Helen - So, we’ve just got back off our dive. We’re just drying off and what we saw was – to me, it just seem like a landscape that showed what it used to be. You could see these huge structures that clearly used to be coral. There were big boulders that are now dead, but maybe with few patches of coral growing on them. Great big spires and turrets what I think must've been these acropora corals, the staghorn and the elkhorn. Possibly the elkhorn particularly at that site.
John - Yeah, it was incredible. I mean, there's all kind of caves and tunnels. There was so much structure. I feel like I was flying through a city from which like humanity had been annihilated. Didn’t it feel like that?
Helen - It did, yeah.
John - It was just incredible.
Helen - There were some fish, but I guess not as much as we were expecting. Just no corals to speak of.
John - Yeah, very little coral, but the skeletons are all there. So, the structure they built up over the last 3, 000 or 4,000 years is all still intact. It won’t be forever. So, you can see exactly what it was like just a couple of decades ago.
Helen - We saw one instance of disease. There was the white patch growing across that piece of montastrea coral I think.
John - Yeah, that's right. So, it was called “White Plague” disease. So, there was a montastrea coral with about 6 or 7 different lobes and all of them were infected with white plague and they're kind of just itching its way across the coral crown and chewing up the tissue.
Helen - But as a whole, it was this ghostly landscape. Is there a chance that the corals will come back?
John - Absolutely. I mean, there's been no coral extinctions in the Caribbean. I mean, we’re threatened with seeing coral extinctions, possibly even in my lifetime, but all the species are still here. So, if we manage to turn things around, I honestly think we could be back to where we were. It may take a century or so. Yeah, we could see near complete recovery.
Helen - With Caribbean coral doing so badly in the wild, I paid a visit to the Smithsonian Marine Ecosystems Exhibit at Fort Pierce in Florida where Bill Hoffman took me behind the scenes of the aquarium to see how he’s growing some of the most endangered coral species.
Bill - So, this is cervicornis, that is staghorn coral – very distinct smell which are the terpenoid compounds that they used to kind of protect themselves and make them maybe taste bad to most things.
Helen - That's the first time I've ever smelled a coral. That's incredible. So, they smell. Amazing!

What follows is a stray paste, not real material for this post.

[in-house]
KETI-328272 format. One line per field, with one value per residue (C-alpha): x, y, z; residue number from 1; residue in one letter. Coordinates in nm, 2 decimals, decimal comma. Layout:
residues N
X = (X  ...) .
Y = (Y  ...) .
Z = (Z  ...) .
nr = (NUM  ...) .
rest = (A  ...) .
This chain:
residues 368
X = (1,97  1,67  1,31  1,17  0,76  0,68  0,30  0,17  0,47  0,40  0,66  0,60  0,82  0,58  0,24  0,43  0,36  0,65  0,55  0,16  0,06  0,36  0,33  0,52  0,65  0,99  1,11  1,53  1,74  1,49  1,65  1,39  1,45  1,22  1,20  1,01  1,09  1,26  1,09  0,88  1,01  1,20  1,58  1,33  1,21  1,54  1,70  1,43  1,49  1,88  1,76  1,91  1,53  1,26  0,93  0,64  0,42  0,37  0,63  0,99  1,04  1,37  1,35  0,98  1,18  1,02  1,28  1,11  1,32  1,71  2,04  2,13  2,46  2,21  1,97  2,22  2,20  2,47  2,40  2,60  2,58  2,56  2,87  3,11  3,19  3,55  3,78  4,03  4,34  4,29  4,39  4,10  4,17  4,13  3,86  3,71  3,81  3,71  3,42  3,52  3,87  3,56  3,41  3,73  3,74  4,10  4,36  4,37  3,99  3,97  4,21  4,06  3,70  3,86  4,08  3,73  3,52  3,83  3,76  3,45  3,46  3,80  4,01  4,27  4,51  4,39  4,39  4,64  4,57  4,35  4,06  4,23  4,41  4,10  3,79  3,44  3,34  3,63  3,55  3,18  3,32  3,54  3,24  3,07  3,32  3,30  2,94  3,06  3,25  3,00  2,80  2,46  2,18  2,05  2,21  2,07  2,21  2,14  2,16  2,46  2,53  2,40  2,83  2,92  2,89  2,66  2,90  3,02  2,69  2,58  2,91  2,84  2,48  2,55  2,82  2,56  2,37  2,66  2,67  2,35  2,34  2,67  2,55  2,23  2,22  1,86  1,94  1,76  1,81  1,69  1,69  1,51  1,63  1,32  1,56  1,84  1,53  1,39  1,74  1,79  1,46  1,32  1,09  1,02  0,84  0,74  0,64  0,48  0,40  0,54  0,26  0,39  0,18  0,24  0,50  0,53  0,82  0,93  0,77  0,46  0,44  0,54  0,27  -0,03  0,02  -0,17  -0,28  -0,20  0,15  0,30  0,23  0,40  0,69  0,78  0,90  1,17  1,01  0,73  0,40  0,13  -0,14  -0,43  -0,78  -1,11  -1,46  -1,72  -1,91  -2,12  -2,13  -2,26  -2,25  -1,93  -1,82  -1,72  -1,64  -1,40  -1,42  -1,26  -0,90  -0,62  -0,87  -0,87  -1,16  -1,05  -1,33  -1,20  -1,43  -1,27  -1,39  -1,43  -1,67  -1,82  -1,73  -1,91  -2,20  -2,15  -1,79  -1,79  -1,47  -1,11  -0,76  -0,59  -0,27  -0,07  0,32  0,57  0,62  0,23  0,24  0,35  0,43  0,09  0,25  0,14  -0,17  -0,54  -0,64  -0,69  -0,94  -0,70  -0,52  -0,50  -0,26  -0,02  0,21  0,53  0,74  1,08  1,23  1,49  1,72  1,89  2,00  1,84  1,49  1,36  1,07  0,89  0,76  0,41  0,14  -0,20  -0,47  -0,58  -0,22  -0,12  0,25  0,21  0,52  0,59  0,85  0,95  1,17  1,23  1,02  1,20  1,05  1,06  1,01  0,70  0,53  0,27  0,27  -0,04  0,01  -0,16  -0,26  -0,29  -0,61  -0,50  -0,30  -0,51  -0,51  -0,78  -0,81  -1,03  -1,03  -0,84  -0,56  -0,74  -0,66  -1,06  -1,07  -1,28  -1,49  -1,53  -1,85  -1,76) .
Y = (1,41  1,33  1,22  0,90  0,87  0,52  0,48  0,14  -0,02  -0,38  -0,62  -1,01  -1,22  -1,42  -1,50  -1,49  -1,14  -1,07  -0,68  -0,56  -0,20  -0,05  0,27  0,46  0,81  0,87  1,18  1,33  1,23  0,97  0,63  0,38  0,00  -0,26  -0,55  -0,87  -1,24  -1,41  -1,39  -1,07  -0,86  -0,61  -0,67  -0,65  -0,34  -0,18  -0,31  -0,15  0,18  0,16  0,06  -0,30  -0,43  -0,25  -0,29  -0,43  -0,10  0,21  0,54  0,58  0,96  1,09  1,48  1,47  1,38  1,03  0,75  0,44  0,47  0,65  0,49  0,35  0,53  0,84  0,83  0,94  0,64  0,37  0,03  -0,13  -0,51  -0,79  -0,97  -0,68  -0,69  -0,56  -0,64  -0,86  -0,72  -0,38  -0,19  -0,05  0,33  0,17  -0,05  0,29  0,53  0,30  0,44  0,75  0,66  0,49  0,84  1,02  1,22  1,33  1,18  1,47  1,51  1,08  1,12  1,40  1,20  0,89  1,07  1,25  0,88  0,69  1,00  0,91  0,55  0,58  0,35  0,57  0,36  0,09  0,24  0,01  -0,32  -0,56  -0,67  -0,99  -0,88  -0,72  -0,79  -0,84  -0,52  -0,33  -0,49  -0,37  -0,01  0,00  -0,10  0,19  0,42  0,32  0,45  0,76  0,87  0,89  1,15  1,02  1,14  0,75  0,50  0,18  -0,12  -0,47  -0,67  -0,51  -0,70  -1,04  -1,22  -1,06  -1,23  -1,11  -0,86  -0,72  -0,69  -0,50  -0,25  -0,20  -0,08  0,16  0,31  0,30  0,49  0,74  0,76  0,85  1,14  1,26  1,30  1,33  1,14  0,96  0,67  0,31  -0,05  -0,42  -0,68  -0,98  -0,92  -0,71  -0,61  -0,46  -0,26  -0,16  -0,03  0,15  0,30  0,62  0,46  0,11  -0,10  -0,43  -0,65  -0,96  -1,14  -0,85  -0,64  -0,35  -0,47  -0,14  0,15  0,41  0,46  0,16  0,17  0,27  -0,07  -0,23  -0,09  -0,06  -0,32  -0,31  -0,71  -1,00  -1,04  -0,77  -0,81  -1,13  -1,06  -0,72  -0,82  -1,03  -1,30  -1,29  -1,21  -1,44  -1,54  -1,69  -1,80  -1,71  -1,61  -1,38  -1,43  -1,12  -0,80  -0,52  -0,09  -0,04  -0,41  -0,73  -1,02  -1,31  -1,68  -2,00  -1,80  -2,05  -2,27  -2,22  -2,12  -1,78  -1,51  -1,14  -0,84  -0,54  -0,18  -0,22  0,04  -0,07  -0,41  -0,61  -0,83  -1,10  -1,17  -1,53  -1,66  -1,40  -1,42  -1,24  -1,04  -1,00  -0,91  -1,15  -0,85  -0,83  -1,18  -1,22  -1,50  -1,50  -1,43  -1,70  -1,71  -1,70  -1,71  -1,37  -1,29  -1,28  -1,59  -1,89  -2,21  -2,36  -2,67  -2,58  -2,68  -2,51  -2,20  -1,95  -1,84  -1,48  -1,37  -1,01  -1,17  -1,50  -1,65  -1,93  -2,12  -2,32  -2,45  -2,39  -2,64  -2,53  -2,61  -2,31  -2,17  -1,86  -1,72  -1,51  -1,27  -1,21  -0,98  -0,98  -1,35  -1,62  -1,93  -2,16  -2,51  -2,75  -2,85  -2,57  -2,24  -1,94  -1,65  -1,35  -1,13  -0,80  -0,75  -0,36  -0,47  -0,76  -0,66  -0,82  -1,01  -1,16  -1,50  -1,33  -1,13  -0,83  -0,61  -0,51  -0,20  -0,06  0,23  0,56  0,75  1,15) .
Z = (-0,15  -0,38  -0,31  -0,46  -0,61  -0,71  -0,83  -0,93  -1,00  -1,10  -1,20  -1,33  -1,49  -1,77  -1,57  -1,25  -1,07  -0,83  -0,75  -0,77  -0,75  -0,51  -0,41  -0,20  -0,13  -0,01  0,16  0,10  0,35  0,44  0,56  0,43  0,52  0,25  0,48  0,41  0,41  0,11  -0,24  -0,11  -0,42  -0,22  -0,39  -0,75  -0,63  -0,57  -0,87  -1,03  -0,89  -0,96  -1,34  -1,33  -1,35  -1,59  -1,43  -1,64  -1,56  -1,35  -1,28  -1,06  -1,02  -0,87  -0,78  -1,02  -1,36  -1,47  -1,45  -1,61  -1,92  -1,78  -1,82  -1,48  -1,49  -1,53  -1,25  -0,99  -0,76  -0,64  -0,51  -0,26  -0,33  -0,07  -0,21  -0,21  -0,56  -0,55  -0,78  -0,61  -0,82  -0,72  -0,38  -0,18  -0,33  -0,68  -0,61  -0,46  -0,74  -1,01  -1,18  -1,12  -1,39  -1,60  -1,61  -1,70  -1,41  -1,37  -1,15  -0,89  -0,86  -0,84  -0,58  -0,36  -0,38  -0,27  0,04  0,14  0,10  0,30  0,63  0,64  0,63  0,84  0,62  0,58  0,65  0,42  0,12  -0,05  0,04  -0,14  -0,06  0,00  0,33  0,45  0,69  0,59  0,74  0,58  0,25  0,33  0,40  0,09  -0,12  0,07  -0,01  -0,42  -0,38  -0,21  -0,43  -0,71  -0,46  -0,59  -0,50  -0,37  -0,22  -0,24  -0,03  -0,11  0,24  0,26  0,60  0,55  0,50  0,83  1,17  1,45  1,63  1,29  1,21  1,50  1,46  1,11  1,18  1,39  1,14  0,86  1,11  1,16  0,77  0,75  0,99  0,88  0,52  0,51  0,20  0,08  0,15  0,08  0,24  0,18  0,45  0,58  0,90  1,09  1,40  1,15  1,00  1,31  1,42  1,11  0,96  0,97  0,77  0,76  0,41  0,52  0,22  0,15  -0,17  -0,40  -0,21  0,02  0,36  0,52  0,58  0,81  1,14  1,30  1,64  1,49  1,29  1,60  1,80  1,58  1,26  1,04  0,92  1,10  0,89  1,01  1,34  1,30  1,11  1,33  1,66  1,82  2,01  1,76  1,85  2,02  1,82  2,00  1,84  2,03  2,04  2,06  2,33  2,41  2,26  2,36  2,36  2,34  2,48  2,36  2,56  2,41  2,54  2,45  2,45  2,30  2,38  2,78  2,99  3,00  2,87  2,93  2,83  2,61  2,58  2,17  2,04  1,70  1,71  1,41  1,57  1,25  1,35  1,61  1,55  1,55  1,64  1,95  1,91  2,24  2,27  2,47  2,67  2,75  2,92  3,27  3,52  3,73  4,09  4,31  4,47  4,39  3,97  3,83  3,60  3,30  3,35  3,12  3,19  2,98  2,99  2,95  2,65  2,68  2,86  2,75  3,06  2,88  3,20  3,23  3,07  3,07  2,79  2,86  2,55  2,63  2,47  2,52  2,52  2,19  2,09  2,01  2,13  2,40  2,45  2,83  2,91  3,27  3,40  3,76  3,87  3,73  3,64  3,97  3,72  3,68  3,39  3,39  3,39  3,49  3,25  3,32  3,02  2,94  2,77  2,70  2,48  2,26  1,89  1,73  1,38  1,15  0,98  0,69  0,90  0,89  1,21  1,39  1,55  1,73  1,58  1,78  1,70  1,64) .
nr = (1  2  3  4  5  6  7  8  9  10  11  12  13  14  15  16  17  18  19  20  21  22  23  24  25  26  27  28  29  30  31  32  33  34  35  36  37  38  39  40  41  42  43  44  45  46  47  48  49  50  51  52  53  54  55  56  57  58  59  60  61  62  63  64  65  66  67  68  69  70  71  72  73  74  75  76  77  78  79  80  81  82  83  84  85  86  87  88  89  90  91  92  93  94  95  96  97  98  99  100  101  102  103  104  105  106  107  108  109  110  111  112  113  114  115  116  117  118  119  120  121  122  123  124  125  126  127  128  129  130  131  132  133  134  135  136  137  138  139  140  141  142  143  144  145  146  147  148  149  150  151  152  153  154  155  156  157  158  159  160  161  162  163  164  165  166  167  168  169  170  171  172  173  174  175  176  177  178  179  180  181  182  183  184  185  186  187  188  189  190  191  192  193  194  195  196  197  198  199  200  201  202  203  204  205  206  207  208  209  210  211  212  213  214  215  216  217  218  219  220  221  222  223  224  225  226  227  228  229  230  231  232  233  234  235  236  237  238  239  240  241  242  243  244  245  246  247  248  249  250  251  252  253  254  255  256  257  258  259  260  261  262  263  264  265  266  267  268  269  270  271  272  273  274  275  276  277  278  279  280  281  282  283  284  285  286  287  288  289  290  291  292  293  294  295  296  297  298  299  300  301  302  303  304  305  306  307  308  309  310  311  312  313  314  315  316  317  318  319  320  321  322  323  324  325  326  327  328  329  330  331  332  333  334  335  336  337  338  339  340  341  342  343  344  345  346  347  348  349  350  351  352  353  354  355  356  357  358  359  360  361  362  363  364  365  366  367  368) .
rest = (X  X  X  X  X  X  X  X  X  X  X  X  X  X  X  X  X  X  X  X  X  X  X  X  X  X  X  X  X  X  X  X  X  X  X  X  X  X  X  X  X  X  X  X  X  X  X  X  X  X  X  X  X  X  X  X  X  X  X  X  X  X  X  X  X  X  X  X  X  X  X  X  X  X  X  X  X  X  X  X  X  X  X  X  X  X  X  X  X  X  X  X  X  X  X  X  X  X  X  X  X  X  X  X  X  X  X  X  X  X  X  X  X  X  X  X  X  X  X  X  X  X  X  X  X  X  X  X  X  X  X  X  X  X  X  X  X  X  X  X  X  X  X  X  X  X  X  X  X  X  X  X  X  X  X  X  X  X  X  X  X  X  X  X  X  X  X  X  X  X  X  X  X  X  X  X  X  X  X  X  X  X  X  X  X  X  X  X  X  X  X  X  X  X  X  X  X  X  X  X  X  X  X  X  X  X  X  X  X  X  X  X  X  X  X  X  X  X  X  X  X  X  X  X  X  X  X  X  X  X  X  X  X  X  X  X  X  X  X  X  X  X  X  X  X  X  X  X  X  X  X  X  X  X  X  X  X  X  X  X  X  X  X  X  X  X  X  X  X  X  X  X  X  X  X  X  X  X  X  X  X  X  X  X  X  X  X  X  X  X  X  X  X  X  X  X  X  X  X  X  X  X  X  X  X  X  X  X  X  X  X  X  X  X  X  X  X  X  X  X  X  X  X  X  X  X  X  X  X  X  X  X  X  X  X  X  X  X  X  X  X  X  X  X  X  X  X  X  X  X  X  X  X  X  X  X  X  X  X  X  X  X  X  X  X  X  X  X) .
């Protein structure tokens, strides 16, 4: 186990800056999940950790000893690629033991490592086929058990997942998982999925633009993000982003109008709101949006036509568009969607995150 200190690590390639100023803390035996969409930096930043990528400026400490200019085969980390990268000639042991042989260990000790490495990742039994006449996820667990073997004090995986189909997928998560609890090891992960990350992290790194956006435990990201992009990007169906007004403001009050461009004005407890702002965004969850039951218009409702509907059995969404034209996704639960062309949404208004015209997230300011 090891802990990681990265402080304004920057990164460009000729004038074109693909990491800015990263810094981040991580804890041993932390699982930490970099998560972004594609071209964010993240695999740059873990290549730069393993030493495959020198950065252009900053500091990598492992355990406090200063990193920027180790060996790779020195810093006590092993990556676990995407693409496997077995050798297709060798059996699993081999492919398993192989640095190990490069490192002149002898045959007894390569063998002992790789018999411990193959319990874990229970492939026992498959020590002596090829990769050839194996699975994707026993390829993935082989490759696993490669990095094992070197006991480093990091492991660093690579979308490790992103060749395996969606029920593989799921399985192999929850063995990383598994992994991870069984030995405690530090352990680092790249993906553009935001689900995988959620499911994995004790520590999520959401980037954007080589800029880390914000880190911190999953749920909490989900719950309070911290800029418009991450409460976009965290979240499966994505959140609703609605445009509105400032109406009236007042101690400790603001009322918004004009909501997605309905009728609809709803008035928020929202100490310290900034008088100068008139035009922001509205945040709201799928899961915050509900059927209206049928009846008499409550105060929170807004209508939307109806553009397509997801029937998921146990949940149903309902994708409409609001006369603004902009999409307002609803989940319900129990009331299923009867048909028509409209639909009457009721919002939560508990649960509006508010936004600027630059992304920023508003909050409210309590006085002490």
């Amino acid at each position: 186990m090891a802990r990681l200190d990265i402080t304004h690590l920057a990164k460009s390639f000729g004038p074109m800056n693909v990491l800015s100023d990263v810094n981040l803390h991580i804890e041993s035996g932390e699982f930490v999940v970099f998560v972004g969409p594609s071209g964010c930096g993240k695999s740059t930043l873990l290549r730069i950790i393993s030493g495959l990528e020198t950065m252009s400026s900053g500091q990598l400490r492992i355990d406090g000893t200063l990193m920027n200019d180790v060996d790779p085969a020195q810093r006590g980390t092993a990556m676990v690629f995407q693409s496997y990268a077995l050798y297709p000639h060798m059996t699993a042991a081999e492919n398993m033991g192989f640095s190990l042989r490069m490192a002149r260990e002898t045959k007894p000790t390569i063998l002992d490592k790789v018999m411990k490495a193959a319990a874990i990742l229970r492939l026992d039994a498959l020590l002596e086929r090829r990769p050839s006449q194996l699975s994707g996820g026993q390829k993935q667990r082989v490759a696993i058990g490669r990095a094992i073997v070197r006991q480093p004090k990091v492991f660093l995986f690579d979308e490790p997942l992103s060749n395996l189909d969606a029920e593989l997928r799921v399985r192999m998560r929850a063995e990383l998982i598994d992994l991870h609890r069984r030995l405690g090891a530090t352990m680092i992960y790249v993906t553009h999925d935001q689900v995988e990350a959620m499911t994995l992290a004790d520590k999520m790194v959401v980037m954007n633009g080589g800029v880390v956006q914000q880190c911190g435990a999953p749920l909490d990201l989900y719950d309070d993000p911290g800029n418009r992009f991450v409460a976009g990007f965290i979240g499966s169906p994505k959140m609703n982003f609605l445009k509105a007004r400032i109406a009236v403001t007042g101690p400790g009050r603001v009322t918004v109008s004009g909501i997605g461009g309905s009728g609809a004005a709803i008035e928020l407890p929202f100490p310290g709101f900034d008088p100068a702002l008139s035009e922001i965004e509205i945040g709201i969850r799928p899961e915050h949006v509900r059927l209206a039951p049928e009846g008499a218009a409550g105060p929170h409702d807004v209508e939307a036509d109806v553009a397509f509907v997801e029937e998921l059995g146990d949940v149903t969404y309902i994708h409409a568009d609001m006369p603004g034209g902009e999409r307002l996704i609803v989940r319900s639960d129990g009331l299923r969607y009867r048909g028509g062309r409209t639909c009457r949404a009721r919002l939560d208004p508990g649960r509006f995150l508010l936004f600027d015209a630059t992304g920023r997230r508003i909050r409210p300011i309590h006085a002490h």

Bill - This is an elkhorn coral fragment. We’ve started to provide them to researchers and it’s pretty hard otherwise to get threatened corals to bring them back into the lab and usually to kill them or to see what kills them. But I think we’re very fortunate to be able to help research as well as show our public some of these threatened species. This is the way that most elkhorns and staghorn corals in nature are propagated. In fact, it’s known that within a say, 20-meter or so area of a reef, chances are, they're clones. They're produced this way. A branch breaks off. In fact, the branches are even a little bit thinner at the base, maybe to make them a little predisposed to snapping off. And then if they land in the right spot, they'll just lay on the bottom. You can see this one is dying on the bottom where it was laying this way, but what you can also see are branches growing up. If it wasn’t being picked up on a regular basis, it would start to attach on the bottom side. You can see that we use epoxy. Sometimes we even use super glue to attach them to the rocks.
Helen - We’ve come down to the aquarium to have a look at of what's on display for the public and having just got back from the Bahamas where I was diving on wild reefs, this one is a completely different scene.
Bill - I can't speak of the Bahamas but in Florida, I sadly tell people that you'll see more corals in this aquarium than you would during an entire dive, or at least for sure, more diversity of corals than you would see on a dive. And that was truly a sad state. I think if people had better appreciation for the diversity and complexity of marine ecosystems and why they are important.